The objective of the workshop was to compare and contrast the Western and Eastern cities of Boston and Suzhou by taking a closer look at these two cities’ personalities. Although Suzhou, located 32 miles northwest of Shanghai, is a large modern city, one can find a network of 16th century canals, bridges and classical gardens. I challenged the students to think about how living in or visiting a city influences how we think and how we see. I asked them to create short, multi-page books integrating images from both Boston and Suzhou that would visually communicate the similarities and differences in the visual culture of the two cities. I asked the students to think about how to convey visually the mood and temperament of the subject matter and their experiences in Suzhou from their point of view and conversely, their impressions of Boston. I call this approach a cultural concept book study.

The final designs comprised a variety of books that included famous Chinese water townships, expressive typography, postcard images, statues and architecture of Boston, and Chinese 'stamp' motifs. The students spent the first two days of the workshop working through preliminary ideas and drafting rough sketches. The second half of the week was spent creating the books and completing the project. It took them a while to understand the concept, but about halfway through the week they just took off. The results were truly remarkable.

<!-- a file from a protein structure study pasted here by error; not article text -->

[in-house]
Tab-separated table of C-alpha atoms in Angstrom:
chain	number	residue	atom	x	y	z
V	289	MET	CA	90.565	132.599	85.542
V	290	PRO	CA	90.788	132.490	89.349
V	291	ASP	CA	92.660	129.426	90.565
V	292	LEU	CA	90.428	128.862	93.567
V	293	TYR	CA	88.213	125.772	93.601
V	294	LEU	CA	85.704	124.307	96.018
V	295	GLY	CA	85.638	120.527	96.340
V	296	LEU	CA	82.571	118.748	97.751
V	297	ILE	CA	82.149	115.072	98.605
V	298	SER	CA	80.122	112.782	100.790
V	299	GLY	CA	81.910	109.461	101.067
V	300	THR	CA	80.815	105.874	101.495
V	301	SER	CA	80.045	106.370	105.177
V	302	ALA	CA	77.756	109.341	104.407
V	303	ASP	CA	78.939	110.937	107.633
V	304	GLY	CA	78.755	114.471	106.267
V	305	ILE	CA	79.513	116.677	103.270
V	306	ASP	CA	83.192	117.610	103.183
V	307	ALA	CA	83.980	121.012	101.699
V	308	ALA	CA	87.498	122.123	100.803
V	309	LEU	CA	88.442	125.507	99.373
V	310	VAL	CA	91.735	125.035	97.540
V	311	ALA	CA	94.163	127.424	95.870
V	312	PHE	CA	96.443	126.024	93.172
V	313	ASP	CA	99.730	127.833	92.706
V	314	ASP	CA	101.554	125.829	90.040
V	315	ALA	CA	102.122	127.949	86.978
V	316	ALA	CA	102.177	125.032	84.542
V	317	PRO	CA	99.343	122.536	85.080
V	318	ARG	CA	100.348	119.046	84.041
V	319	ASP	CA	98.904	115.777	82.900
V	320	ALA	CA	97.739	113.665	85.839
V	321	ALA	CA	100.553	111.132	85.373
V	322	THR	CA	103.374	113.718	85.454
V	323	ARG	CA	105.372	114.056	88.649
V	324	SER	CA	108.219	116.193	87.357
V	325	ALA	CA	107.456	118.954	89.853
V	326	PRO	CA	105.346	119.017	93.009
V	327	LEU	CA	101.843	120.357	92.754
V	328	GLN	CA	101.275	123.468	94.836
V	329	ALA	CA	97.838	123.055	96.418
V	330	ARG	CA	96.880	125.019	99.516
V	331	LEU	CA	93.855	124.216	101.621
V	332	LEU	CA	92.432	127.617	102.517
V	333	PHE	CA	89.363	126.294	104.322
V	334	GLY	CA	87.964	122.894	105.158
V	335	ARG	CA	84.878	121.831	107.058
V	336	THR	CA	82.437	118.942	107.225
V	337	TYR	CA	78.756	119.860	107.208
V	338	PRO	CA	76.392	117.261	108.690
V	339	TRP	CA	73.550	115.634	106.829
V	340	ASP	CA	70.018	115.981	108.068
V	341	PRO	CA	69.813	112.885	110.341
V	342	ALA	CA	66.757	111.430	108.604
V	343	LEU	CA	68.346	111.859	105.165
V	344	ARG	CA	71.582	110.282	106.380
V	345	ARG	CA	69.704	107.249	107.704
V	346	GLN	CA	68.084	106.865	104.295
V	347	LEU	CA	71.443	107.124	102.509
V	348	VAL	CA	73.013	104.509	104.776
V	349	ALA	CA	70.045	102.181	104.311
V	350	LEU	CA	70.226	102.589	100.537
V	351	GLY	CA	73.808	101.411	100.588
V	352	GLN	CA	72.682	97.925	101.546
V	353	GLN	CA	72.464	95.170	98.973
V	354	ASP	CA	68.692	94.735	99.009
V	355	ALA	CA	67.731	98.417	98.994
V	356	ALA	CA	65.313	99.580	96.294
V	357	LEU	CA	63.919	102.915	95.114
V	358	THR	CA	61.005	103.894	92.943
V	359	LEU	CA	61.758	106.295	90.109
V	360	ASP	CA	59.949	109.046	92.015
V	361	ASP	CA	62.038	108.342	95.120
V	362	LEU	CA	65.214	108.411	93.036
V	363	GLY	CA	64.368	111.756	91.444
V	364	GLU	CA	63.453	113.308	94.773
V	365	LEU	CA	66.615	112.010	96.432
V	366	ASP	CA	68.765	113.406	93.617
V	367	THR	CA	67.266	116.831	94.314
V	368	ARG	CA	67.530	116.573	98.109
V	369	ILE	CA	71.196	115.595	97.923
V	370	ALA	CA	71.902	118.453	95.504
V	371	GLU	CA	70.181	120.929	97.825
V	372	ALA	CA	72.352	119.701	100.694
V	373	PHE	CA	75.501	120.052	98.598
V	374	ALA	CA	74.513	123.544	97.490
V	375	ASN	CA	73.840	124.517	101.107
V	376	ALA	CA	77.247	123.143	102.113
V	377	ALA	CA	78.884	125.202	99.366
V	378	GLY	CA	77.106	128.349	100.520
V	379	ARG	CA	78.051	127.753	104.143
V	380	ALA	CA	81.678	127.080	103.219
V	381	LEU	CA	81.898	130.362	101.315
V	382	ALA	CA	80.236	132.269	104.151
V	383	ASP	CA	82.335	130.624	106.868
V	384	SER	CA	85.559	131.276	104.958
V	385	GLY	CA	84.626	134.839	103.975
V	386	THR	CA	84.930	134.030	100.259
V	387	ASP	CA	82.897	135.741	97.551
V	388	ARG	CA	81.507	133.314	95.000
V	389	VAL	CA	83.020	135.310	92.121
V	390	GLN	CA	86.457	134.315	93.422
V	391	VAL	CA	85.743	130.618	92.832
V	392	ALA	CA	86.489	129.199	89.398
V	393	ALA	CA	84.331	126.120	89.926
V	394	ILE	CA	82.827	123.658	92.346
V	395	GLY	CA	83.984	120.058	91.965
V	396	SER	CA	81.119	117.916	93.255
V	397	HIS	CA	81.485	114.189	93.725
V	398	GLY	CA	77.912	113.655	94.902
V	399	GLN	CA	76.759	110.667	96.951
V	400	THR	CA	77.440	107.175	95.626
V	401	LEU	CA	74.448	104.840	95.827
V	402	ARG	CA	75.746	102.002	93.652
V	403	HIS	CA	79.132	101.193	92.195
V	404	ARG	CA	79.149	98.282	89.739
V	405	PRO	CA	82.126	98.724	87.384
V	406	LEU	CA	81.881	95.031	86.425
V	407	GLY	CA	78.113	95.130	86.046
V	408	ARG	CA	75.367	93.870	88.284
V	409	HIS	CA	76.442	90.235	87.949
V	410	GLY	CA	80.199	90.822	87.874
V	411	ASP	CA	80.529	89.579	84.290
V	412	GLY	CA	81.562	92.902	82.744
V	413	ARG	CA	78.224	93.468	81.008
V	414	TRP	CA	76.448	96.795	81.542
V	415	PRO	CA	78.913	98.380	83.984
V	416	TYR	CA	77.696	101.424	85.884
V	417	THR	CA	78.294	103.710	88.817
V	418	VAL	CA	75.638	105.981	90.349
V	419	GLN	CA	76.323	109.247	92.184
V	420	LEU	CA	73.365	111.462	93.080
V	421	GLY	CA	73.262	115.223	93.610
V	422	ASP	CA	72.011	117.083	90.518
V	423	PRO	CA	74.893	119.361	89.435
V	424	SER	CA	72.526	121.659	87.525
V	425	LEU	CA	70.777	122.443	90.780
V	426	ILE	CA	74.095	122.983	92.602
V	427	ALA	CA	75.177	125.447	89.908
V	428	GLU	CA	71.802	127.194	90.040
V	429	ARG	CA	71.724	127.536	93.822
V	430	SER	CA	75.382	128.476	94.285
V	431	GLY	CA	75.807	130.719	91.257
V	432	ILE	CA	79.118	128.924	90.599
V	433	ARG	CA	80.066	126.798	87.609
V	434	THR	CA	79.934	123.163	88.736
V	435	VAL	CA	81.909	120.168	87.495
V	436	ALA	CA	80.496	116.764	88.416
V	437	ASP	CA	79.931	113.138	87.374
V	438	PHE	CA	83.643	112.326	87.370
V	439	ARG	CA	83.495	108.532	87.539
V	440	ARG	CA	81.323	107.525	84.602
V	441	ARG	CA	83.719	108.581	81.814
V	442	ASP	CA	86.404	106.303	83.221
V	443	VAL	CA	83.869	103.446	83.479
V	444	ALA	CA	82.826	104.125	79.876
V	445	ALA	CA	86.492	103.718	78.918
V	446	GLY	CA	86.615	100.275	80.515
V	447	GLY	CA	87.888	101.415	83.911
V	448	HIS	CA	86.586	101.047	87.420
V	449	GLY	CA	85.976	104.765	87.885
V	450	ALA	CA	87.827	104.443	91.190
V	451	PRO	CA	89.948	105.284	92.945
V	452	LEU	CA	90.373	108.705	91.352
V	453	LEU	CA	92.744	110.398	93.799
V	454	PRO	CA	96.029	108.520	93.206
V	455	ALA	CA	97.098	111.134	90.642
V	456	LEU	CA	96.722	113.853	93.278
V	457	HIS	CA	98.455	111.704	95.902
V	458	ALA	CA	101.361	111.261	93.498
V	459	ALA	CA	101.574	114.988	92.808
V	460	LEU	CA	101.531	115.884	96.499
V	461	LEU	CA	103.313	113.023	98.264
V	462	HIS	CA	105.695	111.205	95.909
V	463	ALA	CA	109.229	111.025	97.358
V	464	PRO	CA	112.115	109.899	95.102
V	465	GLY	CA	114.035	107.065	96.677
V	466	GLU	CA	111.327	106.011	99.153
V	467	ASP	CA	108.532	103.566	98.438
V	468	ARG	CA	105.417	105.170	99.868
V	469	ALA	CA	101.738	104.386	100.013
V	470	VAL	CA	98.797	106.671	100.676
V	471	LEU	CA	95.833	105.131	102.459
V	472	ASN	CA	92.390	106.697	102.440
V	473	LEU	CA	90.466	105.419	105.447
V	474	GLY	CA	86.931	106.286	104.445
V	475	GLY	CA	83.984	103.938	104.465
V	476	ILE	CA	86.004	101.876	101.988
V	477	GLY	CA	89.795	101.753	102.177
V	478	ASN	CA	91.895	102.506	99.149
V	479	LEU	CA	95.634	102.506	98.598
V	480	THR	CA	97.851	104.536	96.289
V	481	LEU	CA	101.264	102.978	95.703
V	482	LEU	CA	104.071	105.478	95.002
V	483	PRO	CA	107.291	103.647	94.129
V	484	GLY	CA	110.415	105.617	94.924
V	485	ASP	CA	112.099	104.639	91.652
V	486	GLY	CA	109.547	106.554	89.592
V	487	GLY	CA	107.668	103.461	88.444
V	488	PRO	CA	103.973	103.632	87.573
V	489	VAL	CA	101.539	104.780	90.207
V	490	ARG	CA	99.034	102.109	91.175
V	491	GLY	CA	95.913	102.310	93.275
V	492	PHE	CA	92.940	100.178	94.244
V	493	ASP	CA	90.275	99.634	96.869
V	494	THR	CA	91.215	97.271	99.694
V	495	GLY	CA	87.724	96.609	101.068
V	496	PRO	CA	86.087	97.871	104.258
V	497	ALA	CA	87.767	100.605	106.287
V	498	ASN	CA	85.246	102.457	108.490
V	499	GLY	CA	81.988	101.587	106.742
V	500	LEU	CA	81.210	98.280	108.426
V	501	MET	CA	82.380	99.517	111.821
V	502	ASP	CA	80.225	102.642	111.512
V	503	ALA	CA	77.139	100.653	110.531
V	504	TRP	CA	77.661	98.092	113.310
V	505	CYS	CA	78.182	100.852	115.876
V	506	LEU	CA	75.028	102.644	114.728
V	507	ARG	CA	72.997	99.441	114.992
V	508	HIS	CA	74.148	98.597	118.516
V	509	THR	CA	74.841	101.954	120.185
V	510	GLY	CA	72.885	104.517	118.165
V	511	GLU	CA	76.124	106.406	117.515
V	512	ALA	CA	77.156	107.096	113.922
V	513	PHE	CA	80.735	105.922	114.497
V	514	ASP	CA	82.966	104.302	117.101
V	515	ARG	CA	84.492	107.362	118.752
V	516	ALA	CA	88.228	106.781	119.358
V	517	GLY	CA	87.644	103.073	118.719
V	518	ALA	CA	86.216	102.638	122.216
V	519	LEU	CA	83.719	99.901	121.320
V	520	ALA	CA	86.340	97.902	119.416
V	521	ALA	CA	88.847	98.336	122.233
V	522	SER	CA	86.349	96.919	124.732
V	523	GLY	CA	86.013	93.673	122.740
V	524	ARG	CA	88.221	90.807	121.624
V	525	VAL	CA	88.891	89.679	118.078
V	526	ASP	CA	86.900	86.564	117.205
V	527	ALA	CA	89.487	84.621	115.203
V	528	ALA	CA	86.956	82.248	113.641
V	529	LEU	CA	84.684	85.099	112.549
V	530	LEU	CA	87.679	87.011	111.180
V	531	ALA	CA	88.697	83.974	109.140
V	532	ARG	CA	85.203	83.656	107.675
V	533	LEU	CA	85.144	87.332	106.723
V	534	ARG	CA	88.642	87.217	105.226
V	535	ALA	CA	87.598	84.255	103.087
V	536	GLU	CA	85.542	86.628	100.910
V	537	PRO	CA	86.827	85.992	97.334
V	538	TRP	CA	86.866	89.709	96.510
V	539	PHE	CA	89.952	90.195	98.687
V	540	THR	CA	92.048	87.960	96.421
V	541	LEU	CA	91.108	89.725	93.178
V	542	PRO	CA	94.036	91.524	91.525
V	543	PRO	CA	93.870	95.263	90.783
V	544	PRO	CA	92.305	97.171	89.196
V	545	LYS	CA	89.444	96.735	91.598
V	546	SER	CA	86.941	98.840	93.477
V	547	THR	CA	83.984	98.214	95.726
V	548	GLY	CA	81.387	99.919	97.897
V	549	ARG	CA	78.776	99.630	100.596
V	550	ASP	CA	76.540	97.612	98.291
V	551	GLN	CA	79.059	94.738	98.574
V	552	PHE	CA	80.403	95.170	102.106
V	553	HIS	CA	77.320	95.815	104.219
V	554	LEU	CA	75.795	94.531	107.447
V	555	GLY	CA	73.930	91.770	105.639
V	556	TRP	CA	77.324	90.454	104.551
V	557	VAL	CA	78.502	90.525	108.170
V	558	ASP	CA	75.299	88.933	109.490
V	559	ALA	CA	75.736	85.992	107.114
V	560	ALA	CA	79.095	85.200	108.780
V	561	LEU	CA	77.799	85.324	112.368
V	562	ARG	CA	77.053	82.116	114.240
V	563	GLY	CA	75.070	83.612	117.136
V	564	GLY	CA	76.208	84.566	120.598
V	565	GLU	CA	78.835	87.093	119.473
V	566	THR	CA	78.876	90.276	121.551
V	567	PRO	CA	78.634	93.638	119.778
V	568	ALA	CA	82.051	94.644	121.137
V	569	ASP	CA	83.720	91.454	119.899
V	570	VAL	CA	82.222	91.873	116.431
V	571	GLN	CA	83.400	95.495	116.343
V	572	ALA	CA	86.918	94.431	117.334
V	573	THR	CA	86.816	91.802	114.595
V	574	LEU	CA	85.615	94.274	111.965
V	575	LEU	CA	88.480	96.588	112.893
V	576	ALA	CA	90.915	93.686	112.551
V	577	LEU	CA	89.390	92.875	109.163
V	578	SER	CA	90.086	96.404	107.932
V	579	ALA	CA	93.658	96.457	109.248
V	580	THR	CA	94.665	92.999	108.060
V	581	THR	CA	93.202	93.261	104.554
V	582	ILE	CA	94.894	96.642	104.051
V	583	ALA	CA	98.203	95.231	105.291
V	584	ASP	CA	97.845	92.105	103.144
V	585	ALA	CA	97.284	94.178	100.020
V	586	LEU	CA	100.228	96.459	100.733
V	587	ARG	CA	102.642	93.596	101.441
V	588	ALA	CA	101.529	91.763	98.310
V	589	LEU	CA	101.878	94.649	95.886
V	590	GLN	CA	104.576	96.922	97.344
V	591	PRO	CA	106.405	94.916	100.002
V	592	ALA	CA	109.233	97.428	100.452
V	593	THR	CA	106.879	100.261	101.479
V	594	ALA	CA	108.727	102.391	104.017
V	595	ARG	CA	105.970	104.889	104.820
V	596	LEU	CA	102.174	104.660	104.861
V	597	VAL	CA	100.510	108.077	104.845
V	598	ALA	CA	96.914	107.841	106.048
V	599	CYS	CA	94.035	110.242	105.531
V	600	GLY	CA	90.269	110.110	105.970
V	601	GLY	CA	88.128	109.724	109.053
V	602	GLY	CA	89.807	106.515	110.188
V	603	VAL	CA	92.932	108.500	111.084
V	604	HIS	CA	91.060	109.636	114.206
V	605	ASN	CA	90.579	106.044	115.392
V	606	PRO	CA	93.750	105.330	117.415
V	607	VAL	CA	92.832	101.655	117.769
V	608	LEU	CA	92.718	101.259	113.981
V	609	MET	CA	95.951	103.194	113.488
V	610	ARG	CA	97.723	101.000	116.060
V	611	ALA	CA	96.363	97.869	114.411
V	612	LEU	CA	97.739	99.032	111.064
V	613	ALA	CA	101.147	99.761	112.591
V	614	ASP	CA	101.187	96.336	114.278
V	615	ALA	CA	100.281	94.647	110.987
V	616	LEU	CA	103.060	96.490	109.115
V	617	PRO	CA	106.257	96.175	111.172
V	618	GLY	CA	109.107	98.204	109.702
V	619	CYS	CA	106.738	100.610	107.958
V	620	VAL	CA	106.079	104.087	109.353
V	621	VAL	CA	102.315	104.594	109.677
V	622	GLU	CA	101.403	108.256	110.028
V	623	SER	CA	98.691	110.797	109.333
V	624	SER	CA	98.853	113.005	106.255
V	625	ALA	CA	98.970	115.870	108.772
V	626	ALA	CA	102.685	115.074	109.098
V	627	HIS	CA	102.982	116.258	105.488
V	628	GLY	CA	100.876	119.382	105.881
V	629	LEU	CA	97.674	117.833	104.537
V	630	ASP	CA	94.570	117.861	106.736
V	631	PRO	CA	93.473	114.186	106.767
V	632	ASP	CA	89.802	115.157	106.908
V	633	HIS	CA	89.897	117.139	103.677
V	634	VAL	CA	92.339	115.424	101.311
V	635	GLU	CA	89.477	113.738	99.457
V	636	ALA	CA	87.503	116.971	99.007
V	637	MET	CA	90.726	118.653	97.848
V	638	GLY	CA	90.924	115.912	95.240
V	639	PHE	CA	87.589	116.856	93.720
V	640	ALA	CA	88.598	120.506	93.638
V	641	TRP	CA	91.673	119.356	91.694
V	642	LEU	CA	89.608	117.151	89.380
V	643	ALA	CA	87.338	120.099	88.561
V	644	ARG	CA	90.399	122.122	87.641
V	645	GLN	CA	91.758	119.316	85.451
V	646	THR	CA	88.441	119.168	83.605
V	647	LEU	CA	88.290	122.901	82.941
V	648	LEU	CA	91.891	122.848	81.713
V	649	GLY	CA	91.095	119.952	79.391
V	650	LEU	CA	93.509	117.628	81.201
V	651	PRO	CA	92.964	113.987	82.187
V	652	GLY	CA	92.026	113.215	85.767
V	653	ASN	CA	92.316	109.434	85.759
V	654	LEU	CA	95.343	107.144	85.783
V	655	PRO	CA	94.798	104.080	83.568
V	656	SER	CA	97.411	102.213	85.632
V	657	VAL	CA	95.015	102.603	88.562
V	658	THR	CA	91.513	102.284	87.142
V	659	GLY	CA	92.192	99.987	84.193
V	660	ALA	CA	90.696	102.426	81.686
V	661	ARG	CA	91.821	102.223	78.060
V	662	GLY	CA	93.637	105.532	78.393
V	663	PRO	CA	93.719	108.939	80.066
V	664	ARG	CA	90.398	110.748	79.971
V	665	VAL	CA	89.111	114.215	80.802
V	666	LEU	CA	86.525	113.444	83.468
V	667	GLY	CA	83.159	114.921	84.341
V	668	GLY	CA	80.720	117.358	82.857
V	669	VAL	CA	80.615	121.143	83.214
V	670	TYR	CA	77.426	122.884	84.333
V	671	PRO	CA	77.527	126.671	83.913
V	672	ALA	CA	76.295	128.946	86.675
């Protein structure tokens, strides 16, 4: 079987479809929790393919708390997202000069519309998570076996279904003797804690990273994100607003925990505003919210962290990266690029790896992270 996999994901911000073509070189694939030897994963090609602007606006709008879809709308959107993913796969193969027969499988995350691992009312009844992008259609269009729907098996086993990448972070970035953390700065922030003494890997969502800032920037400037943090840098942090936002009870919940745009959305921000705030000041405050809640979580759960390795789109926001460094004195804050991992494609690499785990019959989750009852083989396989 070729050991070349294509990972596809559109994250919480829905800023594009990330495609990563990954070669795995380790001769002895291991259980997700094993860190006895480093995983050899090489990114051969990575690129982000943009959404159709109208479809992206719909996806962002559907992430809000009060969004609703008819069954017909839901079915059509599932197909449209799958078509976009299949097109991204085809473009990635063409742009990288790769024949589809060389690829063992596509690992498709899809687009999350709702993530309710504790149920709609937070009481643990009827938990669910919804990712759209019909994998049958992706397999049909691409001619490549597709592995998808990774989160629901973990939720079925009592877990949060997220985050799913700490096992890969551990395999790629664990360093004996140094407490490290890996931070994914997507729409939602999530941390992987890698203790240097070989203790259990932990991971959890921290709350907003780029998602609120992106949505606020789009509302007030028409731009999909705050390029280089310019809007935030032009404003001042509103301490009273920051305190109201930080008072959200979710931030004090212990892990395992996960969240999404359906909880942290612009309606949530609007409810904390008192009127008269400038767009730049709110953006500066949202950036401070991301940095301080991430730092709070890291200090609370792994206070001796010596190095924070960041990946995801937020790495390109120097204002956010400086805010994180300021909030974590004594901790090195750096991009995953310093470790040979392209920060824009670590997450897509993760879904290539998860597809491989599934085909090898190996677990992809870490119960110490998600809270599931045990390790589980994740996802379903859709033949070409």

The solutions combined Eastern and Western imagery with English text and Chinese calligraphy to form a unique and unusual juxtaposition of design elements. The two class critiques enabled the students to get instantaneous feedback, critique their classmates’ design solutions, and articulate the ideas behind their own projects. It was an excellent collaboration and cross-cultural dialog in the graphic arts.

The 5,000-year-old artistic traditions of China, including strong calligraphic and graphic arts, make it an exceptionally fertile area for cross-cultural dialogue and collaboration in the graphic arts. I look forward to further involvement with students and artists in China in the coming years.

Website: Icograda

Suzhou Art & Technology Institute and the cultural concept book workshop
Suzhou Art and Technology workshop

In May 2008, the Suzhou Art & Technology Institute, hosted a workshop led by international designer and educator Richard B. Doubleday. The objective of the workshop was to compare and contrast the Western and Eastern cities of Boston and Suzhou by taking a closer look at these two cities' personalities. Doubleday brought items representative of his hometown of Boston including photographs, postcards, stamps, newspapers, assorted sports paraphernalia, including memorabilia from the world famous Boston Marathon.